She is an active member of the Restoration of Human Rights (ROHR) Zimbabwe, the Zimbabwe Association and also regularly participates in the demonstrations outside the Zimbabwean embassy in London. She has been outspoken against the Mugabe regime and so it is obviously completely unsafe for her to be removed back to Zimbabwe where it is well known that human rights activists often 'disappear' on arrival.
<>Read more and take Action

Urgent Support Needed For Noela Claye
Support Ms Noela Claye: Demand the Home Office withdraw its action against a rape survivor who won the right to stay in the UK. Noela suffered horrific rape and other violence in 1995 in Sierra Leone during the civil war. In November last year she won the right to stay in the UK. The Home Office is now appealing that decision! Please support Ms Claye by writing to demand that the Home Office drop the appeal and allow Ms Claye the chance to live in safety and to recover.
Campaign from Women Against Rape / </>Read more and take action

Flora belongs to Hull
Flora is a Cameroonian woman who came to the U.K. in 2007 to complete her academic career in Environmental Technology. In 2010 she graduated from the University of Hull, obtaining an MSC. Since then she has been living in the city, which she now refers to as her home. Flora has managed to build very strong community links in Hull, which have help her through hard times, supporting her through the end of the relationship with her previous abusive partner and forming a strong network to campaign for her right to remain. Since she moved to Hull Flora has been part of various charitable projects, working for the Methodist Church, the Mental Health Action Group and campaigning in schools to break the stigma often attached to refugees and asylum seekers. Flora has no ties to Cameroon and if removed she would find herself without any support.
See Updates on Flora's Situation and Get Involved </>Here . . . .

DRC Asylum Seekers Face 'Tortur ' if Removal From UK

A top-secret document circulating among senior police and security chiefs in the Democratic Republic of Congo suggests that individuals deported from Britain may face torture on their return to their home country.

Details of the document have emerged as the Home Office begins to detain dozens of Congolese nationals for removal, despite concerns over human rights abuses.

The highly sensitive document is an order from Congo's ministry of the interior, circulated to senior officials in the national intelligence agency, Agence Nationale de Renseignements, the police and the Direction Générale de Migration and leaked to the Observer. It instructs security chiefs to track down and arrest opponents of the government, including members of the main opposition party, the Union for Democracy & Social Progress, and suggests torture could be used with "discretion".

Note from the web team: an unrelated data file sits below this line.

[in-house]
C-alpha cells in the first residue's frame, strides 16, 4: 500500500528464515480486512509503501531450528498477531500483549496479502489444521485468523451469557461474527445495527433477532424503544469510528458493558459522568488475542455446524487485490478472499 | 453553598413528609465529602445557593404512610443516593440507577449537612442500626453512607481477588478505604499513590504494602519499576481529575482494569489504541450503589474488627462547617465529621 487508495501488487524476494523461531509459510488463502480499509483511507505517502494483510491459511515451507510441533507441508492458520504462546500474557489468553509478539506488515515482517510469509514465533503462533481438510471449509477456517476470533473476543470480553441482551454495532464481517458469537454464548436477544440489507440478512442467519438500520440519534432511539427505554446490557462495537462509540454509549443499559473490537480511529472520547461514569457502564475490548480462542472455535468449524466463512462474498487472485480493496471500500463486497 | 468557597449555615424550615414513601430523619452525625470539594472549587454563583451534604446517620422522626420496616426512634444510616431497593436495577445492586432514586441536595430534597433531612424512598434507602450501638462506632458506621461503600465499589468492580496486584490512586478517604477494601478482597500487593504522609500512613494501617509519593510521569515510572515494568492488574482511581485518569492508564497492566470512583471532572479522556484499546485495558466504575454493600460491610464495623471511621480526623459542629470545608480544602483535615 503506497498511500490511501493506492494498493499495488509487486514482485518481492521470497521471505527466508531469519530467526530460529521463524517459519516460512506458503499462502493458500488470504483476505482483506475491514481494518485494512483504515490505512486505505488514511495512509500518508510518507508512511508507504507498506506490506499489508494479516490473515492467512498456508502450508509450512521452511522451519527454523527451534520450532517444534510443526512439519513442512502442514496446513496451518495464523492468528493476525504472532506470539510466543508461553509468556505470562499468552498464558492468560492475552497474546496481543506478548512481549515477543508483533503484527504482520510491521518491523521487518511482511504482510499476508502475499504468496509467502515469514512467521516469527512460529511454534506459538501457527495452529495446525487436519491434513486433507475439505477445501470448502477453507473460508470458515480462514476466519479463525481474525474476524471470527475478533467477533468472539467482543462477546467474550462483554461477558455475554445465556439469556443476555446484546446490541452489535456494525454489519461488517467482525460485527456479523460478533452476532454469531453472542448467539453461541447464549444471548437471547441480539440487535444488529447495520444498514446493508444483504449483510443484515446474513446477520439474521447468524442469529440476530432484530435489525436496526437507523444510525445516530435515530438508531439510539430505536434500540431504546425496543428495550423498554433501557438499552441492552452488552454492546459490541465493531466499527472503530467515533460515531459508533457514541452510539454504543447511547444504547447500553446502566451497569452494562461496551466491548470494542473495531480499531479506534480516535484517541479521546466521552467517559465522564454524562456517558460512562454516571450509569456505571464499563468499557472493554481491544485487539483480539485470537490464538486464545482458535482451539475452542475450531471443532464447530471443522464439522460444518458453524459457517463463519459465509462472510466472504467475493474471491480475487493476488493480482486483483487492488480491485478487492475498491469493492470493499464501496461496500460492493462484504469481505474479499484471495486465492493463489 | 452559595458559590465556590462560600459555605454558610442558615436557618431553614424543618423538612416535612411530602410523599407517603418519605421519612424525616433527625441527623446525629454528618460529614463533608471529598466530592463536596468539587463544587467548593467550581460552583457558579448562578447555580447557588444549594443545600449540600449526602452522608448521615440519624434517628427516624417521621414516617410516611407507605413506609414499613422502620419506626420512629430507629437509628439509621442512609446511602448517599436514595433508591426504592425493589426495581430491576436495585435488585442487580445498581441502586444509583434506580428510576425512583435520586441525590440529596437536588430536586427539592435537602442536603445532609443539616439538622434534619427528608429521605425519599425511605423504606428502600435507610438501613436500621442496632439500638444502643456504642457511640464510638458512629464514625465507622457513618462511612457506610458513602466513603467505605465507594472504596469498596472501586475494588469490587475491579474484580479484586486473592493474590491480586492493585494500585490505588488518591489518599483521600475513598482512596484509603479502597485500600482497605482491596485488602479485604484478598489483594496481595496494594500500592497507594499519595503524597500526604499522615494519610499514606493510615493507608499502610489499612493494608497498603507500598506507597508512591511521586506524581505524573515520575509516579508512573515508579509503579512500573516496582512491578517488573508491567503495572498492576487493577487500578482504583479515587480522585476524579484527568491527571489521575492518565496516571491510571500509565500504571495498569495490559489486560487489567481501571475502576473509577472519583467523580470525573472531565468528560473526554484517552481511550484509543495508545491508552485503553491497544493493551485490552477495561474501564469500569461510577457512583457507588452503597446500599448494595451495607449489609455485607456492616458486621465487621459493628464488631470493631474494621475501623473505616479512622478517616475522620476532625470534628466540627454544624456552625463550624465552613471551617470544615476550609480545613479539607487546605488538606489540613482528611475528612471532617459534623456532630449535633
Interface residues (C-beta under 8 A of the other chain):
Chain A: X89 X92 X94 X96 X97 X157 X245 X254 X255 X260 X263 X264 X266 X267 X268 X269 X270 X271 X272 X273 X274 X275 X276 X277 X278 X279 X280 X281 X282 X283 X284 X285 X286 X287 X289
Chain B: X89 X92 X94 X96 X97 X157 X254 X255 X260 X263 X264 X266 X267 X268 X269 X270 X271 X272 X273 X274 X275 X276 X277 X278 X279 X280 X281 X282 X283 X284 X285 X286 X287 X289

. . . . A report by Justice First monitored 11 returnees to the DRC from the UK for a period up to September 2013. Nine had been detained, of whom eight were imprisoned and two died, one apparently after receiving severe beatings from Congolese officials.

The document passed to the Observer urges police, immigration and secret service officials to be on the lookout for asylum seekers who have been forcibly returned at the different border posts in Kinshasa, including Ndjili airport, Ngobila Beach on the border between Congo and Congo Brazzaville, and other secret entry points along the river which borders the two countries.

Read more: Diane Taylor and Mark Townsend, <>Observer, 15/02/14

Kadyamarunga v SSHD [2014] EWHC 301 (Admin)
The Issue: There is, upon this application for judicial review, a narrow issue: Did the Defendant send to the Claimant a letter promising her that her application for leave to remain would be dealt with by the 20th July 2011. For reasons that I explain further below if, as a matter of fact, such a promise was made then it is common ground between the parties that the Claimant is entitled to indefinite leave to remain ("ILR"). The issue before me therefore boils down to a question of evidence and as to the principles that I should apply in determining that issue. A sub-issue arising concerns the stance that the Secretary of State for the Home Department ("SSHD") may appropriately take in challenging propositions of fact advanced by a claimant.